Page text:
She-tragedy  

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Kunstformen der Natur (1904) by Ernst Haeckel
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Kunstformen der Natur (1904) by Ernst Haeckel

The term she-tragedy refers to a vogue in the late 17th and early 18th centuries for tragic plays focused on the sufferings of an innocent and virtuous woman. Prominent she-tragedies include Thomas Otway's The Orphan (1680), John Banks' Virtue Betrayed, or, Anna Bullen (1682), Thomas Southerne's The Fatal Marriage (1694) and Nicholas Rowe's The Fair Penitent (1703) and Lady Jane Grey (1715). Rowe was the first to use the term "she-tragedy," in 1714.

When English drama was reborn in 1660 with the re-opening of the theatres, the leading tragic style was the male-dominated heroic drama which celebrated powerful, aggressively masculine heroes and their pursuit of glory, as rulers and conquerors as well as lovers. In the 1670s and 1680s, a gradual shift occurred from heroic to pathetic tragedy, where the subject was love and domestic concerns, even though the main characters might be public figures. After the phenomenal success of Elizabeth Barry in moving the audience to tears in the role of Monimia in Otway's The Orphan, she-tragedy became the dominant form of pathetic tragedy and remained highly popular for nearly half a century.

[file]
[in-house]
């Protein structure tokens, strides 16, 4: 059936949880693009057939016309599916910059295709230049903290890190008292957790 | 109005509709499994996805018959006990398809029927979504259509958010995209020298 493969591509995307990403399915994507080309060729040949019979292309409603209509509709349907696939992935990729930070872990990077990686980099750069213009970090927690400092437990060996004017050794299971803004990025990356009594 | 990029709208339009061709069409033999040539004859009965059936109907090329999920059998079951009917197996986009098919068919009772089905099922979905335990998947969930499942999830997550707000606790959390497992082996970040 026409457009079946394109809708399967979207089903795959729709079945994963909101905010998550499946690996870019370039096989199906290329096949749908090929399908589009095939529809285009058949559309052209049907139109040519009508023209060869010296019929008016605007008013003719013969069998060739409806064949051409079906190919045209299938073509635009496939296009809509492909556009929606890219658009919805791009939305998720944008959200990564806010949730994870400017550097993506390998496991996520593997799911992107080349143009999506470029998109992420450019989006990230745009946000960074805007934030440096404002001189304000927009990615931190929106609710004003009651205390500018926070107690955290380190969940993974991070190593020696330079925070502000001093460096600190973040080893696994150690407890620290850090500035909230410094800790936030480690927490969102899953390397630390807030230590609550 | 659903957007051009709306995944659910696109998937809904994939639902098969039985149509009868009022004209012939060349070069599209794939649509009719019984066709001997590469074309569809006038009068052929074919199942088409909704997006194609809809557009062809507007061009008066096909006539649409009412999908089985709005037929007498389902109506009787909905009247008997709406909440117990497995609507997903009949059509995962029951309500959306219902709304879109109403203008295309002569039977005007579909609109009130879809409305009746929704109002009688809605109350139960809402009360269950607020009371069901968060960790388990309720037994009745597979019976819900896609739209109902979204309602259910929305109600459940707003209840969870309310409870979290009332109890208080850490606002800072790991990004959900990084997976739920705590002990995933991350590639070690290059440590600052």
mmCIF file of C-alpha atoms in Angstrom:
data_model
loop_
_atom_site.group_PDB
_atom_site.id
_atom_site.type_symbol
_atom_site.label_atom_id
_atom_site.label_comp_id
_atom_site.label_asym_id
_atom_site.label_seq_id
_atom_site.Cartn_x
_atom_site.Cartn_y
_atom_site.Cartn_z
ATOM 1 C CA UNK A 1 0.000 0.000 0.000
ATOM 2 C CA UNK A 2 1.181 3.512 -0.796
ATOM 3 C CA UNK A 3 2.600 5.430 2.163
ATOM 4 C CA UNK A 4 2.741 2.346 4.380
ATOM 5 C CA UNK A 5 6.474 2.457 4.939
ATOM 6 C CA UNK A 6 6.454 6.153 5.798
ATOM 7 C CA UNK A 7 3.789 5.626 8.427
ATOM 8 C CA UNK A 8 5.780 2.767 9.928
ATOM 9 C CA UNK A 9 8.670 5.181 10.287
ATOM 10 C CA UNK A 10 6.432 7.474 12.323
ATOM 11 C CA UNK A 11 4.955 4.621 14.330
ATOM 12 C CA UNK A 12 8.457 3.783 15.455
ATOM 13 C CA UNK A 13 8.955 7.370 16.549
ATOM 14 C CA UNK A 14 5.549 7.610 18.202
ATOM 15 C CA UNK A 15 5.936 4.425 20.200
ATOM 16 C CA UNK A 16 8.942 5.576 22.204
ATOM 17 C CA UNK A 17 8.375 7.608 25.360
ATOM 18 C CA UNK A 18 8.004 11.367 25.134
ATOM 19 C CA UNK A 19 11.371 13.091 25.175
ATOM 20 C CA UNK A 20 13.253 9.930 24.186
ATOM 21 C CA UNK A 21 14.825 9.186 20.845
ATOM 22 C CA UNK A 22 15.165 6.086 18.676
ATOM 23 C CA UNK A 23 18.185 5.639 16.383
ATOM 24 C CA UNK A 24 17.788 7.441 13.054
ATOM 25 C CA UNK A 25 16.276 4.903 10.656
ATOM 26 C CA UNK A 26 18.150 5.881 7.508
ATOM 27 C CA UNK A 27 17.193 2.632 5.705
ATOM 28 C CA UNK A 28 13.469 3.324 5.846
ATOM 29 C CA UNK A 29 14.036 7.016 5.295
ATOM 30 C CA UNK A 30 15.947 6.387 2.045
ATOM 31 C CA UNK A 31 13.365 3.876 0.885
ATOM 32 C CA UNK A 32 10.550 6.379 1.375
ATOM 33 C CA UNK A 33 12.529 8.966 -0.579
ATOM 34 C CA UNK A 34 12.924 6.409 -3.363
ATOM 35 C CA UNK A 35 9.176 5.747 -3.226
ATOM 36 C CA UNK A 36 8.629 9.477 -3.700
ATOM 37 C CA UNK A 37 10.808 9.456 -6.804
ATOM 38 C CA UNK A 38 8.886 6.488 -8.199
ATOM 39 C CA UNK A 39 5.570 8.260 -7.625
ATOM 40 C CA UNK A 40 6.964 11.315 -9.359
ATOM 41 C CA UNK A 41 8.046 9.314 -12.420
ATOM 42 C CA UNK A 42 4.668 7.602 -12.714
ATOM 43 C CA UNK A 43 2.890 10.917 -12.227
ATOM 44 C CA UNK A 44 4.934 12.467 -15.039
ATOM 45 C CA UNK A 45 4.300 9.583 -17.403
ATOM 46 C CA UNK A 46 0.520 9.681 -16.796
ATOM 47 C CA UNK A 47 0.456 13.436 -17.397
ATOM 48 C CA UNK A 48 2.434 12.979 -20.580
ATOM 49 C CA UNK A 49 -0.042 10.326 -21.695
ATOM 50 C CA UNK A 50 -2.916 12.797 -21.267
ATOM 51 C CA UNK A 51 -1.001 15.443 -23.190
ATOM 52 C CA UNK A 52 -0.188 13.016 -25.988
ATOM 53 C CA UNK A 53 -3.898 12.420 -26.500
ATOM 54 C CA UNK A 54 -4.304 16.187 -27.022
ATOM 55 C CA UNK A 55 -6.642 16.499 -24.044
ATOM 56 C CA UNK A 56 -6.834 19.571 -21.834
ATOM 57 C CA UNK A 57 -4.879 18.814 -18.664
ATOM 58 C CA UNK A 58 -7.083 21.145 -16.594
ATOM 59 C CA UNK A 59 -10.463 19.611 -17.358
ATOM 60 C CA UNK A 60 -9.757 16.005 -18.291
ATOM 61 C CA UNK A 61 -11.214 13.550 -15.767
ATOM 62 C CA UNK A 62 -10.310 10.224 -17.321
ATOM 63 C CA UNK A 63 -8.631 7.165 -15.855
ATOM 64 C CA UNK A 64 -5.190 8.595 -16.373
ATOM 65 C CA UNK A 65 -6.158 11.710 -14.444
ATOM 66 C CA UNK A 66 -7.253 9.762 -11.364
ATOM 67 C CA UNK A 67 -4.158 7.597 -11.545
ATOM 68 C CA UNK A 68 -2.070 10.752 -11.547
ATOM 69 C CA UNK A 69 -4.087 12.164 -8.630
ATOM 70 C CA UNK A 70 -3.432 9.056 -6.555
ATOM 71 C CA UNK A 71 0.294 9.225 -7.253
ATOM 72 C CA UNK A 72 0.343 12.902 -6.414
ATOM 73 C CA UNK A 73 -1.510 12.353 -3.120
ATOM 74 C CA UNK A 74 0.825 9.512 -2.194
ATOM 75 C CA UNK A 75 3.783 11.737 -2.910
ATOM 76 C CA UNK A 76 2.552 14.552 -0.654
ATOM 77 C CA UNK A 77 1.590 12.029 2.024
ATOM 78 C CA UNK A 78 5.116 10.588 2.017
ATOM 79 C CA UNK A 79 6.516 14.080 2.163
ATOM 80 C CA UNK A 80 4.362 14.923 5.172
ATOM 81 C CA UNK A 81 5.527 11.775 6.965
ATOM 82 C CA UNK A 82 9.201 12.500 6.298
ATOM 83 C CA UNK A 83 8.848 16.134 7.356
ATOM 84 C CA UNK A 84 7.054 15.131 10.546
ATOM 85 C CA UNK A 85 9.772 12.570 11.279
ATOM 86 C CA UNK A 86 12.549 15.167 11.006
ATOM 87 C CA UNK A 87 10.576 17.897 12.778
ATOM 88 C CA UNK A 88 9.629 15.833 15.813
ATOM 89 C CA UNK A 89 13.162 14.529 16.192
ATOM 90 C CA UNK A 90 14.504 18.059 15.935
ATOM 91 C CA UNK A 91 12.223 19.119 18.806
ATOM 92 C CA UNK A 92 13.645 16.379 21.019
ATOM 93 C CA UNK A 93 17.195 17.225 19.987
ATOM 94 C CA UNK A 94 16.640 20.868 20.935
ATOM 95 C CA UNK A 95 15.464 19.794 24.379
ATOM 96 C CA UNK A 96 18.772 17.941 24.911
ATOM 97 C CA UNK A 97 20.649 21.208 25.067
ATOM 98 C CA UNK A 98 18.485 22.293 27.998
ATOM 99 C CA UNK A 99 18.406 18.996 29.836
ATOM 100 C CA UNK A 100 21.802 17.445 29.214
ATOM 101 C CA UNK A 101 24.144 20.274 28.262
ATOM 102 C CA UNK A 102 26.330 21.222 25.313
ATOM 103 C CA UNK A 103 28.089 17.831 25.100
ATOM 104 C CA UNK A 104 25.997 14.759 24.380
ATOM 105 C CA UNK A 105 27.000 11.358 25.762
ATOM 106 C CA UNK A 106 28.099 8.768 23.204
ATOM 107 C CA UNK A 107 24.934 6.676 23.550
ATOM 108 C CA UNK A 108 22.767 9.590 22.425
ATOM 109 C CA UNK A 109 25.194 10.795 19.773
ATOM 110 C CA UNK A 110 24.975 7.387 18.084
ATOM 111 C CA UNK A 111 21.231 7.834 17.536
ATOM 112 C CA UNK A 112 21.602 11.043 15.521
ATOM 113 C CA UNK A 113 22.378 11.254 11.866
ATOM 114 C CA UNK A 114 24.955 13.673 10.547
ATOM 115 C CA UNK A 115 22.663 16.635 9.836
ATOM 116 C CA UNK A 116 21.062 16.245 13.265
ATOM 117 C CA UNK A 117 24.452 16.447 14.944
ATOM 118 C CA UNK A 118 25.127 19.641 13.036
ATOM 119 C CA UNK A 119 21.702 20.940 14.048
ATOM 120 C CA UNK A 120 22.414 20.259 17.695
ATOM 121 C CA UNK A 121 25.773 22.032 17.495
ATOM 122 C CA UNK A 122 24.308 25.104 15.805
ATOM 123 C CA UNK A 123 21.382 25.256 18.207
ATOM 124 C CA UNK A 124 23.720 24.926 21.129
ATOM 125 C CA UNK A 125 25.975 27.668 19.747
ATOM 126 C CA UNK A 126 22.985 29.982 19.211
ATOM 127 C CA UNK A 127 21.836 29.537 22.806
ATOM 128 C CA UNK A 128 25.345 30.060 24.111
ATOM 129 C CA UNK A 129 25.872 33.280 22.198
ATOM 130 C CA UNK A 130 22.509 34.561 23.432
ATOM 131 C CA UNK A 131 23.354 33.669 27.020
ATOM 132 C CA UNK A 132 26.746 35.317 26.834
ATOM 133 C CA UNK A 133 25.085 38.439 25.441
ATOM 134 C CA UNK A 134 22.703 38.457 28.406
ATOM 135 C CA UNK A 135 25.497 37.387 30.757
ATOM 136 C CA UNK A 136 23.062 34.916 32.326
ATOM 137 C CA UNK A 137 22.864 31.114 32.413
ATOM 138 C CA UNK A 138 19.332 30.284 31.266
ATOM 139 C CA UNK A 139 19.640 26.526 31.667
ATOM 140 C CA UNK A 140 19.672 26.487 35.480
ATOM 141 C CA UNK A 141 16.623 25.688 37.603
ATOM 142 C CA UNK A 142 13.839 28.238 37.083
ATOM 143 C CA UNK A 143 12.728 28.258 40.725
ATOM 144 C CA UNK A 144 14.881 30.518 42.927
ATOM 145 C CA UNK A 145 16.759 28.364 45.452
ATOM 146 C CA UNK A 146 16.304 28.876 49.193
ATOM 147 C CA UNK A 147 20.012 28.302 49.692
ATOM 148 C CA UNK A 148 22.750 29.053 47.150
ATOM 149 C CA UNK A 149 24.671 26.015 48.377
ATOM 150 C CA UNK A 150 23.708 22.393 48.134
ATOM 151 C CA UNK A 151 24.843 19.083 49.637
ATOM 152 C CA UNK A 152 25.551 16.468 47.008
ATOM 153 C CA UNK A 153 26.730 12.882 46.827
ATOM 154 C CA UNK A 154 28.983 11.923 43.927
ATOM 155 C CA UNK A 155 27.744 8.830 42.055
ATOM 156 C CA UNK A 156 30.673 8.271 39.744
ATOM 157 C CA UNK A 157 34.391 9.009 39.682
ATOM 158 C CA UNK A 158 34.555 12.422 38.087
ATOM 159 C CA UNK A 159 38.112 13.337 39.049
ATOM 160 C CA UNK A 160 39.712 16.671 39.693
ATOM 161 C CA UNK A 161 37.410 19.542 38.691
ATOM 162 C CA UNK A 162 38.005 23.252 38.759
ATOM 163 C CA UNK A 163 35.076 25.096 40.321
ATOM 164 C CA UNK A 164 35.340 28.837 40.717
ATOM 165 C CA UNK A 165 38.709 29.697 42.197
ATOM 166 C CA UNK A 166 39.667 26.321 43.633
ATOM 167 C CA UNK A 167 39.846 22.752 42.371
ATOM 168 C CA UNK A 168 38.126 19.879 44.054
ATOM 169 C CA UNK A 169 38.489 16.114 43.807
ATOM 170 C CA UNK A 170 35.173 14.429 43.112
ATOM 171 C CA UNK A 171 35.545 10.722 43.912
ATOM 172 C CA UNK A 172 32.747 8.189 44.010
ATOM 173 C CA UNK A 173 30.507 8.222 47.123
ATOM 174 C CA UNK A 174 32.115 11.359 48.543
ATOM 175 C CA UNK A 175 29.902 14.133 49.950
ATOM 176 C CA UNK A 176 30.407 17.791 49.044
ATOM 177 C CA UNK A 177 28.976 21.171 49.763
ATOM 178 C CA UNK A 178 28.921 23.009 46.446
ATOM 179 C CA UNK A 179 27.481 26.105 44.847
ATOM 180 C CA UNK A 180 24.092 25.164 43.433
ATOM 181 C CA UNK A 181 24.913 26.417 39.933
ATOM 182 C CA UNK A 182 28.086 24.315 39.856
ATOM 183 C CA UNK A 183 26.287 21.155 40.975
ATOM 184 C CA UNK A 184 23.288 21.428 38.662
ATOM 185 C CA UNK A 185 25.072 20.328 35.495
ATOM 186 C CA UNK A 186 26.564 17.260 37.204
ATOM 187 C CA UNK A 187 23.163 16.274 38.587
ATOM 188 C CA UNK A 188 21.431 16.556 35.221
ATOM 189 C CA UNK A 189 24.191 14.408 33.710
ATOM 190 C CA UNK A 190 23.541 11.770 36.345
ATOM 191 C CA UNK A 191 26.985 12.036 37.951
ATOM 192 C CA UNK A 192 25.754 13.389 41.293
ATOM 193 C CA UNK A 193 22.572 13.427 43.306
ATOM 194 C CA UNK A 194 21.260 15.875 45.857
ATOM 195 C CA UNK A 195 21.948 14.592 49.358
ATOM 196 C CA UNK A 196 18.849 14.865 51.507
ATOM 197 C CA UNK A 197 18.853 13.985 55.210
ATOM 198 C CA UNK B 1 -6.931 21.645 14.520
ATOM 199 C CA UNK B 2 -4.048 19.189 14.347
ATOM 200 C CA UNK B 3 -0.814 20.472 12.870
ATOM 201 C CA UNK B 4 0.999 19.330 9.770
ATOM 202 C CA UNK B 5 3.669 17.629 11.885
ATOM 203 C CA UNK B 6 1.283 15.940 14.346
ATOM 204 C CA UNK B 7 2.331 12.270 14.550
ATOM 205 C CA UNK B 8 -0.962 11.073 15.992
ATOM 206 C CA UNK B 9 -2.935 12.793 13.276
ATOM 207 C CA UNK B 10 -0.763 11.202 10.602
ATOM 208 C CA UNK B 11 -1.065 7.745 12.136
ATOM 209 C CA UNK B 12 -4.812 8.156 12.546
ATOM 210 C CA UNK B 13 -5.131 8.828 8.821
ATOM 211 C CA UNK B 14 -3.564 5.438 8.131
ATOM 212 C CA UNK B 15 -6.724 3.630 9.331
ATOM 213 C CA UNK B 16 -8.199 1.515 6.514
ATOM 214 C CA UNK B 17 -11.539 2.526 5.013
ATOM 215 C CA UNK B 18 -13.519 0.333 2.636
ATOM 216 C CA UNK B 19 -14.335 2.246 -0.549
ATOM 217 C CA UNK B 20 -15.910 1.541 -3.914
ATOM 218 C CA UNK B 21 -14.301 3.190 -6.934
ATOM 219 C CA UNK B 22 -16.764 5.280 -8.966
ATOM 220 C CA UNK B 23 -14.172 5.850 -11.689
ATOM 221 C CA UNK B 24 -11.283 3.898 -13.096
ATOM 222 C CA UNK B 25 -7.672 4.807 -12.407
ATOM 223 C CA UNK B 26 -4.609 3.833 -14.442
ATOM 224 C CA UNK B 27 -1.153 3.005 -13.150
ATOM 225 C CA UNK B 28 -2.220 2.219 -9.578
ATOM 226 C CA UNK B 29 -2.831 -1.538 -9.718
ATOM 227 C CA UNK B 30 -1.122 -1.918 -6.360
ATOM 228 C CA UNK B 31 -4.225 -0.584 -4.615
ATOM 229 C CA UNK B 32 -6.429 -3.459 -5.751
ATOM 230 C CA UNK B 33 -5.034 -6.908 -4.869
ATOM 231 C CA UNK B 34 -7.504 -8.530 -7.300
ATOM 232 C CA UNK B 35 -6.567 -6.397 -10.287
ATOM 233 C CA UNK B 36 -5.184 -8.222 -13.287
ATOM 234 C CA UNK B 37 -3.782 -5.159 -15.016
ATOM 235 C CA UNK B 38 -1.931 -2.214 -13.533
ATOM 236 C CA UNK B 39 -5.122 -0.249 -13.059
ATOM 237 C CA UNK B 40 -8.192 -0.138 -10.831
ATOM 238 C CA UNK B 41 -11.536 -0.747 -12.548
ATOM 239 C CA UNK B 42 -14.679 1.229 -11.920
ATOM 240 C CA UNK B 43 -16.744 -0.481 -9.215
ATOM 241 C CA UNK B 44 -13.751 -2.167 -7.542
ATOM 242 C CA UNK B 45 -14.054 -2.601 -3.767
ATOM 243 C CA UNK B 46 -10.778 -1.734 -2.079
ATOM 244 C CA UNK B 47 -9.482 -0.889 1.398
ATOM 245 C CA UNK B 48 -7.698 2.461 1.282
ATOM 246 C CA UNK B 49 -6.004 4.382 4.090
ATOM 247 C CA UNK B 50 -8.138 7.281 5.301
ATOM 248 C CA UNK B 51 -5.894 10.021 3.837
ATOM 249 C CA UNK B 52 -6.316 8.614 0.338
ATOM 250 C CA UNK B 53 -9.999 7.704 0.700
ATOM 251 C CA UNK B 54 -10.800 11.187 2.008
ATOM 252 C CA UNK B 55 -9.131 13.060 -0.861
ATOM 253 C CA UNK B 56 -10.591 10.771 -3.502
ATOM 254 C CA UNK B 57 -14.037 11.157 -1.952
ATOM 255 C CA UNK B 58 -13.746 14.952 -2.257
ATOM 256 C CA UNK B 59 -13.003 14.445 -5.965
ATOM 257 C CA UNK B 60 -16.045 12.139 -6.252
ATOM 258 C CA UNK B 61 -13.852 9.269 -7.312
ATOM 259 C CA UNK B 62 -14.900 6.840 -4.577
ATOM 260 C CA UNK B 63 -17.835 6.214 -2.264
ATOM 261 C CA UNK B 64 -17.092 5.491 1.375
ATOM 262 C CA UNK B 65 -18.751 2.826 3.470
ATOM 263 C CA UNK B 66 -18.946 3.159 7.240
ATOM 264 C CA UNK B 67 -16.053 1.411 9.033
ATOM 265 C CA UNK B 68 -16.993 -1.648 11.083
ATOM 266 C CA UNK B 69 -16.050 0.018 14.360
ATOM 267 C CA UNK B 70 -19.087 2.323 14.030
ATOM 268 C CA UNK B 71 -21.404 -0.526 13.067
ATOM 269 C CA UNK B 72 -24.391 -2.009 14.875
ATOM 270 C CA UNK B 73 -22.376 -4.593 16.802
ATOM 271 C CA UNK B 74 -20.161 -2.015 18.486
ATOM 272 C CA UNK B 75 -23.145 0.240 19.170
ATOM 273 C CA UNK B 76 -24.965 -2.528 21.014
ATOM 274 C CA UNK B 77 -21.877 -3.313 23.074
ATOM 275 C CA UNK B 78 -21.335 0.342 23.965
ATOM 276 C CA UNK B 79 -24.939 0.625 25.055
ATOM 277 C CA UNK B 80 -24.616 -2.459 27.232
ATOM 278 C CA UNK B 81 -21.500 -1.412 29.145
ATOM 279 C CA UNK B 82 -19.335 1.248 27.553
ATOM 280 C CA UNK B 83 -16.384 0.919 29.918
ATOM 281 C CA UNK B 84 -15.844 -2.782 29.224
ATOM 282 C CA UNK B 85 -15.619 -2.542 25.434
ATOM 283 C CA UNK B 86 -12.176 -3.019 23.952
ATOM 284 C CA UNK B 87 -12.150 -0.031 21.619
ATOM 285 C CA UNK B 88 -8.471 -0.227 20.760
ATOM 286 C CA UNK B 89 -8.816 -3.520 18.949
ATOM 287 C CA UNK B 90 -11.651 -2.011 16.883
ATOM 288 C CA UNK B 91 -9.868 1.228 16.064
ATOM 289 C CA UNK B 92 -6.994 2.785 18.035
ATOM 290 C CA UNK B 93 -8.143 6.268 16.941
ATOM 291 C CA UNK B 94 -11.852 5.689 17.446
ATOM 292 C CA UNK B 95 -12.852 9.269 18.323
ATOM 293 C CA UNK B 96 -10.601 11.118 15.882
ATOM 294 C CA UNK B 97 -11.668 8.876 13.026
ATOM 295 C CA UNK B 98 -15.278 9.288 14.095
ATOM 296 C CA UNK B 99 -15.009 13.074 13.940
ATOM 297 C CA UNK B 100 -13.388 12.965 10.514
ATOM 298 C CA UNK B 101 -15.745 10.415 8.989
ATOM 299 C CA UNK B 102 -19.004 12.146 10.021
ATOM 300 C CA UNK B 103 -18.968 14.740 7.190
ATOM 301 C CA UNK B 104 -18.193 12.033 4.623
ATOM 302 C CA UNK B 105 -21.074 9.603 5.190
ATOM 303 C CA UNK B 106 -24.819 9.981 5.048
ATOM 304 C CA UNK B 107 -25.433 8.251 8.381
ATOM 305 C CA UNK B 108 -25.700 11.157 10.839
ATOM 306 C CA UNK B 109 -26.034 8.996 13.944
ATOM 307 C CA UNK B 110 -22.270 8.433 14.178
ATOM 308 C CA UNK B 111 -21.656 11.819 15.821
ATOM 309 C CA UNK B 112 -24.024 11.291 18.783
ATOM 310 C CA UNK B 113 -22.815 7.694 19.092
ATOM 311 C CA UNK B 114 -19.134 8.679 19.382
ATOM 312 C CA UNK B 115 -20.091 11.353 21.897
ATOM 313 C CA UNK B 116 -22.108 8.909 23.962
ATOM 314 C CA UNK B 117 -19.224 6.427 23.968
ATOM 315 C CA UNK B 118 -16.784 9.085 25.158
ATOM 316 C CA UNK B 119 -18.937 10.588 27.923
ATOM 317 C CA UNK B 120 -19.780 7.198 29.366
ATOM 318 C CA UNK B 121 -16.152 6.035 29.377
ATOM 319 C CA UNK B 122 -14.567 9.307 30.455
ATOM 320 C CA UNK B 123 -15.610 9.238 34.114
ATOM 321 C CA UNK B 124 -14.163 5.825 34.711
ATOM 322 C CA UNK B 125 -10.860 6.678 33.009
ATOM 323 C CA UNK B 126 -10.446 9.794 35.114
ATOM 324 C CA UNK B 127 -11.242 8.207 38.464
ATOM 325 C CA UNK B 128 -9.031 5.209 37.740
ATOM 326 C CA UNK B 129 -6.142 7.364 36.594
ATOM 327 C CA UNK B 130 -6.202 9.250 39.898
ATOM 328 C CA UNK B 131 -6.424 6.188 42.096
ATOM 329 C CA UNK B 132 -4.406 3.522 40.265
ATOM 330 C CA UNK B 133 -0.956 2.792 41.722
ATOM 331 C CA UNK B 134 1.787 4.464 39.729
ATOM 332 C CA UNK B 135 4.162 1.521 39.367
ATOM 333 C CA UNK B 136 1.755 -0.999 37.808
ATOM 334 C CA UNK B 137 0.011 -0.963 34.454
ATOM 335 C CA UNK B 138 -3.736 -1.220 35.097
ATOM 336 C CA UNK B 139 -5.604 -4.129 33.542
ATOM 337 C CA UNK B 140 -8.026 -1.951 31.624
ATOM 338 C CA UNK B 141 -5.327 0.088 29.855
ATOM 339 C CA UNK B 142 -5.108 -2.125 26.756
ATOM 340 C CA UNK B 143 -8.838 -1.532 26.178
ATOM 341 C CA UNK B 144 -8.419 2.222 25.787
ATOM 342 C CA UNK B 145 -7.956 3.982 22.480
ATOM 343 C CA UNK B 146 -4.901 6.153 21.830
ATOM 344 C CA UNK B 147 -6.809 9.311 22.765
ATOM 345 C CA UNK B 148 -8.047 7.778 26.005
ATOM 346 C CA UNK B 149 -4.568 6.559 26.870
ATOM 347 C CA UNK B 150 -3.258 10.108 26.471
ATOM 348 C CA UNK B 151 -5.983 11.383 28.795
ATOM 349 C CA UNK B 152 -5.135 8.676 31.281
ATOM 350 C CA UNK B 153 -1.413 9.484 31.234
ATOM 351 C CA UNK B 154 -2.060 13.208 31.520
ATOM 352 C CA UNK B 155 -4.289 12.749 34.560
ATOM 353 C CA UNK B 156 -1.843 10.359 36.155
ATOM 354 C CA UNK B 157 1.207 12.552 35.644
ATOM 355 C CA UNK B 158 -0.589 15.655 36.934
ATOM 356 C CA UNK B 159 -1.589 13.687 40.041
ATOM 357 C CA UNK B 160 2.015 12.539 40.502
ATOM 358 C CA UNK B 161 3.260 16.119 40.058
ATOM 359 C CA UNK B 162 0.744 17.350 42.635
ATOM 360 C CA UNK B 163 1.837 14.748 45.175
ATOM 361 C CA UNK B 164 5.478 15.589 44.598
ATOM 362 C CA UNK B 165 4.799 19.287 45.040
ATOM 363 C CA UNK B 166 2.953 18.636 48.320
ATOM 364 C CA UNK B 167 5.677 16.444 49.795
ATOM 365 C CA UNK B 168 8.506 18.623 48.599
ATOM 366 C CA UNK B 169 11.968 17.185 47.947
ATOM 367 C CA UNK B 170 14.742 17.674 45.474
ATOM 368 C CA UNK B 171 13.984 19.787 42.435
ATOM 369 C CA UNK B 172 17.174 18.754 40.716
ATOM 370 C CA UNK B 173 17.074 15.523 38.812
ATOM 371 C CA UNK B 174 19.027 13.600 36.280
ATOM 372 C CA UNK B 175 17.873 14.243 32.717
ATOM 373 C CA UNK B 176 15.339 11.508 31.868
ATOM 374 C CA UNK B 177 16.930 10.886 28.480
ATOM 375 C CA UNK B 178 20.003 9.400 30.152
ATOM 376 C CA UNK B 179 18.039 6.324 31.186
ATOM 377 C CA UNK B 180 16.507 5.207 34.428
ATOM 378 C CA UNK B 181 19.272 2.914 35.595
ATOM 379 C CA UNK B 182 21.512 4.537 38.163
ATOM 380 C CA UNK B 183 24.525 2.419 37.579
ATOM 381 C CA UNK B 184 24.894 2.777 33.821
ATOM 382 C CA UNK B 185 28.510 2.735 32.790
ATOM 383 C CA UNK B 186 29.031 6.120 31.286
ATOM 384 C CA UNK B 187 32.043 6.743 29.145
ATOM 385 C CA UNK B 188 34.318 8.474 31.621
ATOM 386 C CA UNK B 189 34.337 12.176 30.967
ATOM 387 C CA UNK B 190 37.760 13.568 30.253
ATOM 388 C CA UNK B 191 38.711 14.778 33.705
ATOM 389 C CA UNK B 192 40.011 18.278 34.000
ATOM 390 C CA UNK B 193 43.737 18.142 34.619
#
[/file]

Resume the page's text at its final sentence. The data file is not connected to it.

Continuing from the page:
The new focus on women in tragedy may be linked with a growing political disillusion with the old aristocratic ideology and its traditional masculine ideals (see Staves). Other possible explanations for the great interest in she-tragedy are the popularity of Mary II, who often ruled alone in the 1690s while her husband William III was on the Continent, and the publication of The Spectator, the first periodical aimed at women. Elizabeth Howe has argued that the most important explanation for the shift in taste was the emergence of tragic actresses whose popularity made it unavoidable for dramatists to create major roles for them. With the conjunction of the playwright "master of pathos" Thomas Otway and the great tragedienne Elizabeth Barry in The Orphan, the focus shifted decisively from hero to heroine.



Unless indicated otherwise, the text in this article is either based on Wikipedia article "She-tragedy" or another language Wikipedia page thereof used under the terms of the GNU Free Documentation License; or on original research by Jahsonic and friends. See Art and Popular Culture's copyright notice.

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